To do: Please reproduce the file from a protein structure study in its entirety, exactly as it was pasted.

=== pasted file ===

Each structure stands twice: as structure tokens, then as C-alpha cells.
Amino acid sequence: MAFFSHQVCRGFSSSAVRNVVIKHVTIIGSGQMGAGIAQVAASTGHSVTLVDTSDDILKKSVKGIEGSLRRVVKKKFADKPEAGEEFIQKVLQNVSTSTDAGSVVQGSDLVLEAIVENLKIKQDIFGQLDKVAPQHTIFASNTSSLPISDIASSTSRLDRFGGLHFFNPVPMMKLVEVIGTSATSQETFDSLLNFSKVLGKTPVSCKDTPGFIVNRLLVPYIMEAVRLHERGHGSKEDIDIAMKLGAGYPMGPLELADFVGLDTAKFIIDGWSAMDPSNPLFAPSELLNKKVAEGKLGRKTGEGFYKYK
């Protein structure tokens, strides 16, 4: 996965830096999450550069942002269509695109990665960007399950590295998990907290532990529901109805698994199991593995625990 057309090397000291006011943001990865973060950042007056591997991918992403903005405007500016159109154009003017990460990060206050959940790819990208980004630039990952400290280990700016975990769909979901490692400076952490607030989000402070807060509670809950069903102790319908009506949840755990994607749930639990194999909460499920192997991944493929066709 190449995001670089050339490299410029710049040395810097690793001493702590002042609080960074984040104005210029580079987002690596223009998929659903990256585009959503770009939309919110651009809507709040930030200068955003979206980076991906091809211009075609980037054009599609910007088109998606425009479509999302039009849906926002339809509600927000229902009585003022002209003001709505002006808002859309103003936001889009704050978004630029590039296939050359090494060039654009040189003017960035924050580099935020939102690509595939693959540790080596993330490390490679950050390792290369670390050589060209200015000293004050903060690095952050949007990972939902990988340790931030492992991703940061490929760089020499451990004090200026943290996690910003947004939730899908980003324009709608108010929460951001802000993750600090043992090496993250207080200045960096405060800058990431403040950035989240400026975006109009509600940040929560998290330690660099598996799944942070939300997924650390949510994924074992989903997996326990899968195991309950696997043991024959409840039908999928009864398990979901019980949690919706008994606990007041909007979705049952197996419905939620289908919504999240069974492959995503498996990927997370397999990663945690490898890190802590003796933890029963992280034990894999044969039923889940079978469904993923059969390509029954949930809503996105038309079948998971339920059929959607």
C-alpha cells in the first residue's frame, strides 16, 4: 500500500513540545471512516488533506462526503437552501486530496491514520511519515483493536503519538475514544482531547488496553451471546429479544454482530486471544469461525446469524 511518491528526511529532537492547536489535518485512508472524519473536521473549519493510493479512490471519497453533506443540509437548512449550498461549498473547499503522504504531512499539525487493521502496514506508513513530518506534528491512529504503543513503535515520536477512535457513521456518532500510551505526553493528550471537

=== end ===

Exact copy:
Each structure stands twice: as structure tokens, then as C-alpha cells.
Amino acid sequence: MAFFSHQVCRGFSSSAVRNVVIKHVTIIGSGQMGAGIAQVAASTGHSVTLVDTSDDILKKSVKGIEGSLRRVVKKKFADKPEAGEEFIQKVLQNVSTSTDAGSVVQGSDLVLEAIVENLKIKQDIFGQLDKVAPQHTIFASNTSSLPISDIASSTSRLDRFGGLHFFNPVPMMKLVEVIGTSATSQETFDSLLNFSKVLGKTPVSCKDTPGFIVNRLLVPYIMEAVRLHERGHGSKEDIDIAMKLGAGYPMGPLELADFVGLDTAKFIIDGWSAMDPSNPLFAPSELLNKKVAEGKLGRKTGEGFYKYK
């Protein structure tokens, strides 16, 4: 996965830096999450550069942002269509695109990665960007399950590295998990907290532990529901109805698994199991593995625990 057309090397000291006011943001990865973060950042007056591997991918992403903005405007500016159109154009003017990460990060206050959940790819990208980004630039990952400290280990700016975990769909979901490692400076952490607030989000402070807060509670809950069903102790319908009506949840755990994607749930639990194999909460499920192997991944493929066709 190449995001670089050339490299410029710049040395810097690793001493702590002042609080960074984040104005210029580079987002690596223009998929659903990256585009959503770009939309919110651009809507709040930030200068955003979206980076991906091809211009075609980037054009599609910007088109998606425009479509999302039009849906926002339809509600927000229902009585003022002209003001709505002006808002859309103003936001889009704050978004630029590039296939050359090494060039654009040189003017960035924050580099935020939102690509595939693959540790080596993330490390490679950050390792290369670390050589060209200015000293004050903060690095952050949007990972939902990988340790931030492992991703940061490929760089020499451990004090200026943290996690910003947004939730899908980003324009709608108010929460951001802000993750600090043992090496993250207080200045960096405060800058990431403040950035989240400026975006109009509600940040929560998290330690660099598996799944942070939300997924650390949510994924074992989903997996326990899968195991309950696997043991024959409840039908999928009864398990979901019980949690919706008994606990007041909007979705049952197996419905939620289908919504999240069974492959995503498996990927997370397999990663945690490898890190802590003796933890029963992280034990894999044969039923889940079978469904993923059969390509029954949930809503996105038309079948998971339920059929959607």
C-alpha cells in the first residue's frame, strides 16, 4: 500500500513540545471512516488533506462526503437552501486530496491514520511519515483493536503519538475514544482531547488496553451471546429479544454482530486471544469461525446469524 511518491528526511529532537492547536489535518485512508472524519473536521473549519493510493479512490471519497453533506443540509437548512449550498461549498473547499503522504504531512499539525487493521502496514506508513513530518506534528491512529504503543513503535515520536477512535457513521456518532500510551505526553493528550471537